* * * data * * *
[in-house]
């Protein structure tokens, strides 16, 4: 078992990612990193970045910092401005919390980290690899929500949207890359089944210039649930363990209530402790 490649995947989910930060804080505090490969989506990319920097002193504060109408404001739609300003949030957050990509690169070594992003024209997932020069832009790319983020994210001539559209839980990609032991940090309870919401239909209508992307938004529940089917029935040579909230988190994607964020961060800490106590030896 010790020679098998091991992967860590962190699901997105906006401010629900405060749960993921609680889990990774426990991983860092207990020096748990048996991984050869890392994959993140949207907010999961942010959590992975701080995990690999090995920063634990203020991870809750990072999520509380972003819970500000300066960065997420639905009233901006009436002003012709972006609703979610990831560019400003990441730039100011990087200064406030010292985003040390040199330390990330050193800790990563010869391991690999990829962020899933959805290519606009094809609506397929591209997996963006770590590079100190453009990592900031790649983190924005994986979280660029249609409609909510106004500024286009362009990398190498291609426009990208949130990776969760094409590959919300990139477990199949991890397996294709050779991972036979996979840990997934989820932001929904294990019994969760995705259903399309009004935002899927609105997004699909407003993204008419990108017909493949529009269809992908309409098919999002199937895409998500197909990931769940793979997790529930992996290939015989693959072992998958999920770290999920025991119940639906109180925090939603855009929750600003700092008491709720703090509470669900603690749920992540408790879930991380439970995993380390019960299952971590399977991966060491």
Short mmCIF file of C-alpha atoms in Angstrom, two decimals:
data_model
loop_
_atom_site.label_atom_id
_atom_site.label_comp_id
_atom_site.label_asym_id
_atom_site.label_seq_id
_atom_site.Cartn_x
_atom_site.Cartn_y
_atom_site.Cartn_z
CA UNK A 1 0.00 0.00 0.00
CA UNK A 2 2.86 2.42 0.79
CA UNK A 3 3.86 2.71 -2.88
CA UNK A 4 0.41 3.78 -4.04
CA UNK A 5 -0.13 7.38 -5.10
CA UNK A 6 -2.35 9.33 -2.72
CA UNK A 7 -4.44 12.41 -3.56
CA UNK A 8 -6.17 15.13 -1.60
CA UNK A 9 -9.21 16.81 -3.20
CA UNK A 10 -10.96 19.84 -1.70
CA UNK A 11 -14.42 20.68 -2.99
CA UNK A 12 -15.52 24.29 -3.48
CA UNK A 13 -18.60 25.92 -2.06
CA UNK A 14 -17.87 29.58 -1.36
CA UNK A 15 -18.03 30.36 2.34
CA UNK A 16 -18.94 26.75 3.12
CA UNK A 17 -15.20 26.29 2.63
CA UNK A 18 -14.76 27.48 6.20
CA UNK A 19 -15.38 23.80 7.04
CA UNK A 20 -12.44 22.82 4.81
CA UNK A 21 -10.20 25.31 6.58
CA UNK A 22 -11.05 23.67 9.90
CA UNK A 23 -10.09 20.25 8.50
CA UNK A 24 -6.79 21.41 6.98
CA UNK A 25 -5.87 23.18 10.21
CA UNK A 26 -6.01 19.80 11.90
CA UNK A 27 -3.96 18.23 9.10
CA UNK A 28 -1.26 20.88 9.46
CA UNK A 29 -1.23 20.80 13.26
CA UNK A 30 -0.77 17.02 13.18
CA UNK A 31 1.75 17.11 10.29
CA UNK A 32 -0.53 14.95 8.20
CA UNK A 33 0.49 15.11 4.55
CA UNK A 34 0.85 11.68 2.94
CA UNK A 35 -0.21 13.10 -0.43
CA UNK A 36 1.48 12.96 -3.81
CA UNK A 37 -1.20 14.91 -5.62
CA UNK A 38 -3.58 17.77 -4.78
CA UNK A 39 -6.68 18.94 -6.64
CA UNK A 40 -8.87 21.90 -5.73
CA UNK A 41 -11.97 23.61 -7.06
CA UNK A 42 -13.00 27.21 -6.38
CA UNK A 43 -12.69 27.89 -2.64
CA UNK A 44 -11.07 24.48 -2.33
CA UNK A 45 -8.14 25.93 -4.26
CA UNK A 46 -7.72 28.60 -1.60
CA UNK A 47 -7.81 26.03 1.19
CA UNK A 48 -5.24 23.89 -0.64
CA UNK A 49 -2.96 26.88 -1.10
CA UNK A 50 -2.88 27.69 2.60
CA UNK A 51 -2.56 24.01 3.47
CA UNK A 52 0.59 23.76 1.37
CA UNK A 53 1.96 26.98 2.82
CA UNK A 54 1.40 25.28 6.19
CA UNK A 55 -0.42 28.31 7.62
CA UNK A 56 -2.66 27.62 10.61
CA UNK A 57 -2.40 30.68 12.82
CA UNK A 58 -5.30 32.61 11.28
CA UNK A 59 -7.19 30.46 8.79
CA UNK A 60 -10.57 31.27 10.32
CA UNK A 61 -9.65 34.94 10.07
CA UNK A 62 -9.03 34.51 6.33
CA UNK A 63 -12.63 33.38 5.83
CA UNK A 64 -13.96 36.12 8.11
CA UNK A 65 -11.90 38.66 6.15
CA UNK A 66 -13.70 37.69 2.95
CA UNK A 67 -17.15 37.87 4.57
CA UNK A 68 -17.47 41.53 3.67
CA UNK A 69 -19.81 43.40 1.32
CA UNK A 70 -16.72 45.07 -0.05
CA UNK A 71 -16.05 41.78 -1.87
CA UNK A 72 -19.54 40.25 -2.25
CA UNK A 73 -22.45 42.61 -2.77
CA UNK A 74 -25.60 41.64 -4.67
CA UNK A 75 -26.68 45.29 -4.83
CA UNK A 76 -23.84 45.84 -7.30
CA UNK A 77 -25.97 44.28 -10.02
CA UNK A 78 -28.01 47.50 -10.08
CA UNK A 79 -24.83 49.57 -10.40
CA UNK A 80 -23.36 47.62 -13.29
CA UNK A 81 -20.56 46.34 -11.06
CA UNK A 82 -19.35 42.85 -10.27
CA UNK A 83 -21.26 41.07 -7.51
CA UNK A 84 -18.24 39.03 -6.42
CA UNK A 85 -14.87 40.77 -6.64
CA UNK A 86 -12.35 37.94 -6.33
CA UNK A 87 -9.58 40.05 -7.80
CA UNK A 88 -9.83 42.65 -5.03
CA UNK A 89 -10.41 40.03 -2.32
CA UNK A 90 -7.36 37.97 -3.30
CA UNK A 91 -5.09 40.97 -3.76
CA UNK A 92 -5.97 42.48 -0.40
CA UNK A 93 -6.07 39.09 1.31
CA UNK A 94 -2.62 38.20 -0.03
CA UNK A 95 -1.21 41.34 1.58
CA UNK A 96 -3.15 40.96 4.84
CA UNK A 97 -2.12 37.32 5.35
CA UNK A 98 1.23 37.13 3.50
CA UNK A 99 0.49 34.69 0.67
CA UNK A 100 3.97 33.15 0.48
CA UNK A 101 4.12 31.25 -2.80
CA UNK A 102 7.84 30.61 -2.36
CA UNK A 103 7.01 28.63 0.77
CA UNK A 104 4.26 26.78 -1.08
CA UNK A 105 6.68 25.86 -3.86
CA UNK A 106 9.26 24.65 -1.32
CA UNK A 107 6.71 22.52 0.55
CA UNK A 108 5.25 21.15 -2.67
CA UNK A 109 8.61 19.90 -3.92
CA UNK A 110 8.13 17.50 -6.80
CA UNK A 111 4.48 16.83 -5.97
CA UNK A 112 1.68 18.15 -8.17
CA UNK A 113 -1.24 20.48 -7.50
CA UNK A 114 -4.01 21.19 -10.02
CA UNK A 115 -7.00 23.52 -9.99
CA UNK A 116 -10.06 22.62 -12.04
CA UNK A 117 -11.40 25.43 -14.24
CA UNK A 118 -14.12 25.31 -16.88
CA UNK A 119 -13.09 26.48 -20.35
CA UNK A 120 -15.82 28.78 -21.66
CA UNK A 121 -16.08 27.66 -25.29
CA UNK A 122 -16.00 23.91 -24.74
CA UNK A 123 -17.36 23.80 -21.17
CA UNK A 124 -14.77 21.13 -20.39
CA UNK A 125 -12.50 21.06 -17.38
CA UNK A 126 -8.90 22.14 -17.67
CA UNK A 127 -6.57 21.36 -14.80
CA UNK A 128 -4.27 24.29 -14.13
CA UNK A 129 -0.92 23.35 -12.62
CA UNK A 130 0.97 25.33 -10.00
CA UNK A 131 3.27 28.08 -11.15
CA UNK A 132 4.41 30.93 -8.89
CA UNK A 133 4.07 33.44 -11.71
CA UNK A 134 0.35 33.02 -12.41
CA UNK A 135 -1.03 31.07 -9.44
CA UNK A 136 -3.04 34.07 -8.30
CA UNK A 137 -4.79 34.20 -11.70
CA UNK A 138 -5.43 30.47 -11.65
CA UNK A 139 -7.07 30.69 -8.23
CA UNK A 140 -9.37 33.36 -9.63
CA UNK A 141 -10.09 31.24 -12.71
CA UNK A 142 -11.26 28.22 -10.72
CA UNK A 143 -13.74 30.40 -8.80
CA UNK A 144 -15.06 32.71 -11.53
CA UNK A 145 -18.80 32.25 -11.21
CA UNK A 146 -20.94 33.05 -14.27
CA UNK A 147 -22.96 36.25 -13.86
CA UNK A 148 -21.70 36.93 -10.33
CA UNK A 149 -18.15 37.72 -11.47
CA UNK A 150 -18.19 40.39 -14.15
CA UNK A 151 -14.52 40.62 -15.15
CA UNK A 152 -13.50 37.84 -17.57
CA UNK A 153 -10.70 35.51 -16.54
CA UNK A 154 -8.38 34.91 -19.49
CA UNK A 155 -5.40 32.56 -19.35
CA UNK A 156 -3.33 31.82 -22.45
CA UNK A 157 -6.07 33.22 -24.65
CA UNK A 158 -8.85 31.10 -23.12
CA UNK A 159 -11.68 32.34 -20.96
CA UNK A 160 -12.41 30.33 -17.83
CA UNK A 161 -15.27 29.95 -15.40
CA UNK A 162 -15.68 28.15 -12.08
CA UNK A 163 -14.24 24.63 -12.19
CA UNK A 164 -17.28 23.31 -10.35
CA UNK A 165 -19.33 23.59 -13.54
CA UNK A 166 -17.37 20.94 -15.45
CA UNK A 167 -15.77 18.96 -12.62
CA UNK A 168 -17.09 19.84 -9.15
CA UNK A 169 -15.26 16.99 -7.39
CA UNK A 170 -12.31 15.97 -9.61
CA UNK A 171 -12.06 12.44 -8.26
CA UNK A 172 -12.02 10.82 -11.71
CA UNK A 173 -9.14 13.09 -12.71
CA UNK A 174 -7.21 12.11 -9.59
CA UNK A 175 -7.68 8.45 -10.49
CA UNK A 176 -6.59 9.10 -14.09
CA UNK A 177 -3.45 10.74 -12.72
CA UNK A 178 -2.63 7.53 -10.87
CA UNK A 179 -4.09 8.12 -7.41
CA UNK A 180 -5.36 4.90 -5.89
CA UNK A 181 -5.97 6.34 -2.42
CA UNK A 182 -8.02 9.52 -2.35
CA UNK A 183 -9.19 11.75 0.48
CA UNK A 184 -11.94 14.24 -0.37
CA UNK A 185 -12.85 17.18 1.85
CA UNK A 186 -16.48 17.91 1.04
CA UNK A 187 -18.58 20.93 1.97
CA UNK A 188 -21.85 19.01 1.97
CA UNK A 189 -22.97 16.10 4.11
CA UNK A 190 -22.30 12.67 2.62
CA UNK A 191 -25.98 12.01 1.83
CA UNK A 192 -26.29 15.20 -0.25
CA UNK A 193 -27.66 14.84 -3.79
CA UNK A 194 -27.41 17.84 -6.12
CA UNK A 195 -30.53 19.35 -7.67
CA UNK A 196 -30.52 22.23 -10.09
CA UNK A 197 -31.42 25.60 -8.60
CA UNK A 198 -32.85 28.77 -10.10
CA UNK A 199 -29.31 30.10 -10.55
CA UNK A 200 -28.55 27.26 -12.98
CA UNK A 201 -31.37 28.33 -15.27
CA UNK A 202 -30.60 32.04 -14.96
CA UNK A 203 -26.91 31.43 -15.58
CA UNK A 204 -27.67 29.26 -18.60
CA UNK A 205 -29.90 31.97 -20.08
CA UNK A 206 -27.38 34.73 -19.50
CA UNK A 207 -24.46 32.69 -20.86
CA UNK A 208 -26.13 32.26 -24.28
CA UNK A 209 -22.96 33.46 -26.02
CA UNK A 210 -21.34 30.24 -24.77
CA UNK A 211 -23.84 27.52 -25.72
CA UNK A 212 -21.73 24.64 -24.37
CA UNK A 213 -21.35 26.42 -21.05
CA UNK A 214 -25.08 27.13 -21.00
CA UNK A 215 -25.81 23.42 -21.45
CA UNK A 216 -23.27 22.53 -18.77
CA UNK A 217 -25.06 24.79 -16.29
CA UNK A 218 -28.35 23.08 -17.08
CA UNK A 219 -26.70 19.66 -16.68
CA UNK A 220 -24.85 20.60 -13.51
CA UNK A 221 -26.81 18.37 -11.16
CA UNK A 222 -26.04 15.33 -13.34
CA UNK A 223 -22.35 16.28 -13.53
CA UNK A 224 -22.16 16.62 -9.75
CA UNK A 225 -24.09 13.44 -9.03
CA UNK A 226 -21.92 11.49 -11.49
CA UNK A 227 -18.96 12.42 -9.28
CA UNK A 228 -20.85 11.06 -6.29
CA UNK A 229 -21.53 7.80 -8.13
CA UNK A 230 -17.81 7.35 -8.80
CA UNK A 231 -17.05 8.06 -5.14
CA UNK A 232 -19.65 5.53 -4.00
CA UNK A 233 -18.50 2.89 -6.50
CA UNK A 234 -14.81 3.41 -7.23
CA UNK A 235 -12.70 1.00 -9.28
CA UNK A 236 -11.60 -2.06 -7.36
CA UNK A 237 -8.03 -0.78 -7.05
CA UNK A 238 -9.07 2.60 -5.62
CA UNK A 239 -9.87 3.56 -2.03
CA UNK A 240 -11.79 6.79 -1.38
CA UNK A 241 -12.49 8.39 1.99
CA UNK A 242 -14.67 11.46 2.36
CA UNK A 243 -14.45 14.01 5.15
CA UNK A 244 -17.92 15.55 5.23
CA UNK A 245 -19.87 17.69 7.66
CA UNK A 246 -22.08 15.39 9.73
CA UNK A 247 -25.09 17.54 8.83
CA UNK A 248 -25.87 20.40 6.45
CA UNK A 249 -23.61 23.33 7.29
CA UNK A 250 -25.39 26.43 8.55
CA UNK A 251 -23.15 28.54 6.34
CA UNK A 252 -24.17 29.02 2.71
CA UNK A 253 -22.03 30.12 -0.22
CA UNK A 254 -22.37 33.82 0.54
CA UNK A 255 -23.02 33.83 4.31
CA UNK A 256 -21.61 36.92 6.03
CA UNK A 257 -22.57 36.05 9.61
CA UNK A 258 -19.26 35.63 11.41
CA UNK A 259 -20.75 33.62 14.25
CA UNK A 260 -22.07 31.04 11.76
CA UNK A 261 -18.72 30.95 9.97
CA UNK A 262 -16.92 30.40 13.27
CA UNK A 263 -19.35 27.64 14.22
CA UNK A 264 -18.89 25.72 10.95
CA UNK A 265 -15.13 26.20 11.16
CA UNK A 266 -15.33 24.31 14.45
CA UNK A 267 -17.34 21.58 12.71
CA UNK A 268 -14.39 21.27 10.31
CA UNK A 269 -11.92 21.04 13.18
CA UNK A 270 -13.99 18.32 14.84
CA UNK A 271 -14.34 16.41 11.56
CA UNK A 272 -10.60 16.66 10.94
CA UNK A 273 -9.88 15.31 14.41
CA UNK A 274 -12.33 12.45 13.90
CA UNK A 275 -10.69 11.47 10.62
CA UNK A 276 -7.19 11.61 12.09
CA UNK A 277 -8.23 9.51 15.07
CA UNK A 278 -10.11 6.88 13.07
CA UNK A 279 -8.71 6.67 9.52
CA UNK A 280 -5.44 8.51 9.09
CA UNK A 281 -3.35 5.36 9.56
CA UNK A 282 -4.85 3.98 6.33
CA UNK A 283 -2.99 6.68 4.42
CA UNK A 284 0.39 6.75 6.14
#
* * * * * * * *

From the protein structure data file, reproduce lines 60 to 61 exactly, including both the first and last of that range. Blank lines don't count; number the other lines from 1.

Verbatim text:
CA UNK A 48 -5.24 23.89 -0.64
CA UNK A 49 -2.96 26.88 -1.10